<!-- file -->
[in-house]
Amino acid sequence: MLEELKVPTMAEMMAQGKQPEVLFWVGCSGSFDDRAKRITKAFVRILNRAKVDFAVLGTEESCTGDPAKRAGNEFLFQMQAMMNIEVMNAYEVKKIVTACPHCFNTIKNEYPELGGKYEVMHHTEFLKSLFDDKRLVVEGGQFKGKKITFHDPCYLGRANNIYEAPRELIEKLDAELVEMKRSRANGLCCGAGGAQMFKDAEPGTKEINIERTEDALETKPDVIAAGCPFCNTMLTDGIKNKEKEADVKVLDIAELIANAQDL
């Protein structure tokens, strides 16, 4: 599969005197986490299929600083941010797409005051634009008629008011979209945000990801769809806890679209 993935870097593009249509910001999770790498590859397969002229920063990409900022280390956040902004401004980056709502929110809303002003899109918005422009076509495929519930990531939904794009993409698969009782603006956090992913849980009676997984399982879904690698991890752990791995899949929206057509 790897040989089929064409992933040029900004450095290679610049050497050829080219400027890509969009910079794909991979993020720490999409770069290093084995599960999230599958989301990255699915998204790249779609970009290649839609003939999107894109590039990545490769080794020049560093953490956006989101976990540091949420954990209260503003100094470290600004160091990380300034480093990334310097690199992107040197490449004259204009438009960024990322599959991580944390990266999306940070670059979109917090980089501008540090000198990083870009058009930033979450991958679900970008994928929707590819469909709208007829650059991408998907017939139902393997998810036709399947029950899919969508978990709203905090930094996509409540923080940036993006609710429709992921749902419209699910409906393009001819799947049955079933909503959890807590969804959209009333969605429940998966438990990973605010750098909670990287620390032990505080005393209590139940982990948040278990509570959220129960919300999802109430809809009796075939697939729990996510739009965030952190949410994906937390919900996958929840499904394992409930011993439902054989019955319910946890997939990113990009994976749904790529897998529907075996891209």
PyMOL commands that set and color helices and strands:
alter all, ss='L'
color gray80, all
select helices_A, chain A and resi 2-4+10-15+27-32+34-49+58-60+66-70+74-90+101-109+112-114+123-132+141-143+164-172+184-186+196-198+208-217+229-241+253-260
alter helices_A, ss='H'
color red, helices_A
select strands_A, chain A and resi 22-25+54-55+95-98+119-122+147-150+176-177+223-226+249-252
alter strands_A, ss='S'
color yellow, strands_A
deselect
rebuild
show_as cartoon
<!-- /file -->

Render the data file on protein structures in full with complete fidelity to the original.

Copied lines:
[in-house]
Amino acid sequence: MLEELKVPTMAEMMAQGKQPEVLFWVGCSGSFDDRAKRITKAFVRILNRAKVDFAVLGTEESCTGDPAKRAGNEFLFQMQAMMNIEVMNAYEVKKIVTACPHCFNTIKNEYPELGGKYEVMHHTEFLKSLFDDKRLVVEGGQFKGKKITFHDPCYLGRANNIYEAPRELIEKLDAELVEMKRSRANGLCCGAGGAQMFKDAEPGTKEINIERTEDALETKPDVIAAGCPFCNTMLTDGIKNKEKEADVKVLDIAELIANAQDL
């Protein structure tokens, strides 16, 4: 599969005197986490299929600083941010797409005051634009008629008011979209945000990801769809806890679209 993935870097593009249509910001999770790498590859397969002229920063990409900022280390956040902004401004980056709502929110809303002003899109918005422009076509495929519930990531939904794009993409698969009782603006956090992913849980009676997984399982879904690698991890752990791995899949929206057509 790897040989089929064409992933040029900004450095290679610049050497050829080219400027890509969009910079794909991979993020720490999409770069290093084995599960999230599958989301990255699915998204790249779609970009290649839609003939999107894109590039990545490769080794020049560093953490956006989101976990540091949420954990209260503003100094470290600004160091990380300034480093990334310097690199992107040197490449004259204009438009960024990322599959991580944390990266999306940070670059979109917090980089501008540090000198990083870009058009930033979450991958679900970008994928929707590819469909709208007829650059991408998907017939139902393997998810036709399947029950899919969508978990709203905090930094996509409540923080940036993006609710429709992921749902419209699910409906393009001819799947049955079933909503959890807590969804959209009333969605429940998966438990990973605010750098909670990287620390032990505080005393209590139940982990948040278990509570959220129960919300999802109430809809009796075939697939729990996510739009965030952190949410994906937390919900996958929840499904394992409930011993439902054989019955319910946890997939990113990009994976749904790529897998529907075996891209």
PyMOL commands that set and color helices and strands:
alter all, ss='L'
color gray80, all
select helices_A, chain A and resi 2-4+10-15+27-32+34-49+58-60+66-70+74-90+101-109+112-114+123-132+141-143+164-172+184-186+196-198+208-217+229-241+253-260
alter helices_A, ss='H'
color red, helices_A
select strands_A, chain A and resi 22-25+54-55+95-98+119-122+147-150+176-177+223-226+249-252
alter strands_A, ss='S'
color yellow, strands_A
deselect
rebuild
show_as cartoon